Future Trends and Challenges Facing the Logistics Market
The Covid pandemic upended the world of cargo logistics in 2020. What can we expect in 2021?
We take a look at the ‘new normal’ in ocean container shipping, air cargo, intermodal transportation, truck fleets, logistics investments, and more to identify the top 10 key freight logistics trends affecting your business in 2021.
1. Covid Vaccine Efforts Shine a Positive Spotlight on Cold Chain Logistics
Public awareness of the supply chain logistics industry has reached an all-time high during the Coronavirus pandemic as consumers stewed over supply shortages – from critically low inventories of masks (and other PPE) to toilet paper and household cleaning products.
Fortunately, the logistics industry has found an opportunity for redemption – thanks to its massive efforts to deliver Covid vaccines across the US – and across the world. The first two US-approved vaccines from Pfizer and Moderna have been especially challenging for the logistics cold chain as these two products must be kept at the equivalent of ultra-low dry ice temperatures.
2. eCommerce Boom under Threat of Stalling Out Due to Package Delivery Troubles
While vaccine deliveries remain a bright spot in the logistics market (for now, at least), there is major trouble brewing in the package delivery market.
Demand for home delivery has skyrocketed as more consumers have switched to online eCommerce purchases. With fewer customers coming into stores, big retailers have responded by leveraging their physical stores as local distribution centers, an omnichannel strategy known as “Buy Online Deliver From Store” (BODFS).
However, many big box stores, such as Home Depot, are facing major headwinds in pursuing efficient BODFS operations due to the unprecedented demand for package delivery, which has led to skyrocketing freight forwarding costs and excessive home delivery delays.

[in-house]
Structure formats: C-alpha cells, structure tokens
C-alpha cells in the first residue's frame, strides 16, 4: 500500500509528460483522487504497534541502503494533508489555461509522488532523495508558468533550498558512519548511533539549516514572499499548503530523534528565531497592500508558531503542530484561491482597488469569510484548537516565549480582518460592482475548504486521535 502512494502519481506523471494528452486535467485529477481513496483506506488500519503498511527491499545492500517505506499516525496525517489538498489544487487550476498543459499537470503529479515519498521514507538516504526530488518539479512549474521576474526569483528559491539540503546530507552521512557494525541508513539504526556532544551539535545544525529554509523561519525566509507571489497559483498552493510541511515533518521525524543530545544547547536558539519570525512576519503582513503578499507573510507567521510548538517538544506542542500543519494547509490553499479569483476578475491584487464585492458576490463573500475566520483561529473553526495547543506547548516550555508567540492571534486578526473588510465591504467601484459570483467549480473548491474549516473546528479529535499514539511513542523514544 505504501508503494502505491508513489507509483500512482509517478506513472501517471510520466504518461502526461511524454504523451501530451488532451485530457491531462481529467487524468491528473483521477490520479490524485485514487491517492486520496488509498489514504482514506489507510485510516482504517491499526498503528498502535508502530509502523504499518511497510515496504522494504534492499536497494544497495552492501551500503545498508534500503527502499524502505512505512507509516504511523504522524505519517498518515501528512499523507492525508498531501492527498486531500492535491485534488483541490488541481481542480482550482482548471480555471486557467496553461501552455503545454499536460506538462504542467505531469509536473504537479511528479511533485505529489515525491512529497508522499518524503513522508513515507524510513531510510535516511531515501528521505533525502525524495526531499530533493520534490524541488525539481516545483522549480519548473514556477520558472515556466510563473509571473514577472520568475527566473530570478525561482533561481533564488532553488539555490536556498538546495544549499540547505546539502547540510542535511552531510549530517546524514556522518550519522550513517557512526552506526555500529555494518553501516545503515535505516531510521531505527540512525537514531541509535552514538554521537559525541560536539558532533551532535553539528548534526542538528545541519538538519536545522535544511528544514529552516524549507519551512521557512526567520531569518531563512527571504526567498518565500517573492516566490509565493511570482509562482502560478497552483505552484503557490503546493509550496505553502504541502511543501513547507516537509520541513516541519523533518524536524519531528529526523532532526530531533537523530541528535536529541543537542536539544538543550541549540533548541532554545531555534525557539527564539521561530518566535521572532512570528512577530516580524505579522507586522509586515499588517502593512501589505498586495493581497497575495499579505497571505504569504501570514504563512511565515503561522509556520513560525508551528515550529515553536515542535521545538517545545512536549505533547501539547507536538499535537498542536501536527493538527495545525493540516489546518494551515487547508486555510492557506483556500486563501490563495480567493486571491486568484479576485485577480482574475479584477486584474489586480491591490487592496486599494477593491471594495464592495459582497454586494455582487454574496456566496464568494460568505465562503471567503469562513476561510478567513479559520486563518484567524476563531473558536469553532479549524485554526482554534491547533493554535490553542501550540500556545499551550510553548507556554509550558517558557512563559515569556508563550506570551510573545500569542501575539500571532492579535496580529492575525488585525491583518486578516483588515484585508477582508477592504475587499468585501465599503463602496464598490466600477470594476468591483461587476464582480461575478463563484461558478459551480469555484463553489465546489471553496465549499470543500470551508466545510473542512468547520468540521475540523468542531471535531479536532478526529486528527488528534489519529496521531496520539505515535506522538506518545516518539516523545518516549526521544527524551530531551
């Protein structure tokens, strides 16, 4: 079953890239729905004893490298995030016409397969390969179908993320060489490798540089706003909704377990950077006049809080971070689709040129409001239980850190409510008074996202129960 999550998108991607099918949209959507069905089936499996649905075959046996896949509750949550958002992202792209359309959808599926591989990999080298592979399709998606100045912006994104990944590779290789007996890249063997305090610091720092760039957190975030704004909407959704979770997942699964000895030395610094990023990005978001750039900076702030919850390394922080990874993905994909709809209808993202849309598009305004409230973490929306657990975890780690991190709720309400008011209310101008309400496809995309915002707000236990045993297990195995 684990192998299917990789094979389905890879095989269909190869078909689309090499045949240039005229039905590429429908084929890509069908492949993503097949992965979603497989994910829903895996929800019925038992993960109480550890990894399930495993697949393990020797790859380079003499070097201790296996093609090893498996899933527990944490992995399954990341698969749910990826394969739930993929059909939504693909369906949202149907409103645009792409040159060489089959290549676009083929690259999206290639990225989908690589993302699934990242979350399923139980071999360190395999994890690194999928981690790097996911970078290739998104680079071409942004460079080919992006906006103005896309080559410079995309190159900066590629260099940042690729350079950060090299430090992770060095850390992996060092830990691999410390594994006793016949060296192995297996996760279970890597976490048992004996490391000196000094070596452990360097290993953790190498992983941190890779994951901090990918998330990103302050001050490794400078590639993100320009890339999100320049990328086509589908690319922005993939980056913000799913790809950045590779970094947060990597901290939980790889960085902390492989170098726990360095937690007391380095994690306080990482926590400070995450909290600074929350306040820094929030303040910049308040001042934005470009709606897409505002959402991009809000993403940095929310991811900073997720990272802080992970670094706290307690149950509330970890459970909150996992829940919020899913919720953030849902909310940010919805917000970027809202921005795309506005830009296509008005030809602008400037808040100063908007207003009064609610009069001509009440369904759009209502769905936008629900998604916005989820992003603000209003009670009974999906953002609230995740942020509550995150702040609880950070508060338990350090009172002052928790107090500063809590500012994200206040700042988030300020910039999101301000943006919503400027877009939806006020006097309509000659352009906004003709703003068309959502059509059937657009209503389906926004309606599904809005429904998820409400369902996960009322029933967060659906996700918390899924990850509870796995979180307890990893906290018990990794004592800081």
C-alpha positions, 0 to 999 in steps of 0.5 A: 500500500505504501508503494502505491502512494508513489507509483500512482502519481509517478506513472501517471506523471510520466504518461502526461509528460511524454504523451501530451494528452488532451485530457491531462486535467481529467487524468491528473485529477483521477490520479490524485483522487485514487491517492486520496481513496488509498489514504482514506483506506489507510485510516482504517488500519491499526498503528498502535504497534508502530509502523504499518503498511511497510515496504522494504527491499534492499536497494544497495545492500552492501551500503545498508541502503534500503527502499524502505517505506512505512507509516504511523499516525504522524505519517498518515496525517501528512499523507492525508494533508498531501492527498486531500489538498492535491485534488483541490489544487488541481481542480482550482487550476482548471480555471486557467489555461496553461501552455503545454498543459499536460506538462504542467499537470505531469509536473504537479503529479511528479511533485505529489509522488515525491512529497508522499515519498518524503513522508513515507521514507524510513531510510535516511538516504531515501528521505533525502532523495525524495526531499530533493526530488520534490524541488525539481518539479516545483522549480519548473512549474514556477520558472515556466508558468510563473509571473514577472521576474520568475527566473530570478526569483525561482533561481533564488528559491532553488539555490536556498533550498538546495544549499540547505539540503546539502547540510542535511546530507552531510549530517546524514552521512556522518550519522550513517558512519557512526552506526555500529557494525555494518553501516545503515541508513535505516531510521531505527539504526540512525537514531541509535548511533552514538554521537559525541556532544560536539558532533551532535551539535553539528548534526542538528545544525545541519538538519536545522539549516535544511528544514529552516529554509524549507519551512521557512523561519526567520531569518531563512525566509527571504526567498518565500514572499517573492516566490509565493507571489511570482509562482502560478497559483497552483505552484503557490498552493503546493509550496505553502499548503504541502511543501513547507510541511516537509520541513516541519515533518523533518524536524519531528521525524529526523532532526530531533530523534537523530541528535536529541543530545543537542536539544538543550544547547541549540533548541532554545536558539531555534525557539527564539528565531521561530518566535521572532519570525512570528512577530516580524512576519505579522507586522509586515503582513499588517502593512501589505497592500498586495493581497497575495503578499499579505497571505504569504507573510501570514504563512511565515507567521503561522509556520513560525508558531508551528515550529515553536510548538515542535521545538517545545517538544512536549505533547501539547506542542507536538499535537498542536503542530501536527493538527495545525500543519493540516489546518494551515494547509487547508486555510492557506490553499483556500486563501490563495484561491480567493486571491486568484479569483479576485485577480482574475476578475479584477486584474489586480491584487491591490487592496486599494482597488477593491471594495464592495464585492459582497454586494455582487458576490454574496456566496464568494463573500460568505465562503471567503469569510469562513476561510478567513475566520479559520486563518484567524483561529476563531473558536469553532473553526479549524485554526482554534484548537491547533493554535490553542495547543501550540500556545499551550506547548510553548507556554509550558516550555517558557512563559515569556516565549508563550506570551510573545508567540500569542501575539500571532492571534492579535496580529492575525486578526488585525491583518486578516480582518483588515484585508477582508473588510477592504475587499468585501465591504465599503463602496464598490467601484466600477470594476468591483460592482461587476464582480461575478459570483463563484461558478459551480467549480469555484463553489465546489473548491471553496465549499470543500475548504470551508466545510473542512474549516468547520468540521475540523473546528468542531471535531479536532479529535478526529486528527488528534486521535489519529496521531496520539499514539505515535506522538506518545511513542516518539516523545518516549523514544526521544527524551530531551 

Without question, bad weather across much of the US during February (which shut down much of the country for up to a week) did not help the situation.
But fast-growing companies, such as the up-scale exercise bike manufacturer Peloton, recognize that continued delivery delays could curtail consumer demand; to the detriment of the bottom line. As a result, Peloton will invest an additional $100 million to ensure their air and ocean freight deliveries ship on time.
How did we get here?
In the next three trends, we’ll take a detailed look at how demand is outstretching supply for overseas container shipments, intermodal and truck freight forwarding, and air cargo deliveries.
3. Cost of Overseas Container Shipments Will Continue to Rise Dramatically
Overseas container shipping has suddenly snapped back from the record low demand levels of 2020.
But the recovery, driven in part by US consumer demand for outdoor patio furniture, work from home (WFH) equipment, and other large household items, has left trans-oceanic shippers unable to meet demand.
Container availability has been a critical issue, as many shippers, faced with the cost of paying for “blank shipments” of empty containers back to Asia during mid-2020, elected to temporarily “abandon” them in Western ports (particularly in Europe), and these have been slow to return to Asian ports.
Spot rates are skyrocketing, with some customers reporting price increases of 500% or more. For example, rates to transport a 40’ container from Asia to Europe have jumped from around $1,700 to nearly $8,000 in 12 months. American importers who sell to Costco, Walmart, and Bed Bath & Beyond report that 40’ containers shipped from Asia to California have jumped from $2,500 to $6,000 or $7,000.
It may take the remainder of the year for the capacity shortage to come back into balance. As a result, economic forecasters worry that these sky-high costs for overseas cargo shipments could put a damper on a rapid post-Covid recovery in 2021.
4. Intermodal Chaos at West Coast Ports and High Spot Prices for LTL Truck Shipments
The sudden resurgence of container shipments from Asia landing at US ports (especially in the ports of Los Angeles and Long Beach) has created logistical chaos that has slowed down intermodal shipping by truck and rail across the nation.
Why have the ports been unable to cope with the sudden renewed demand?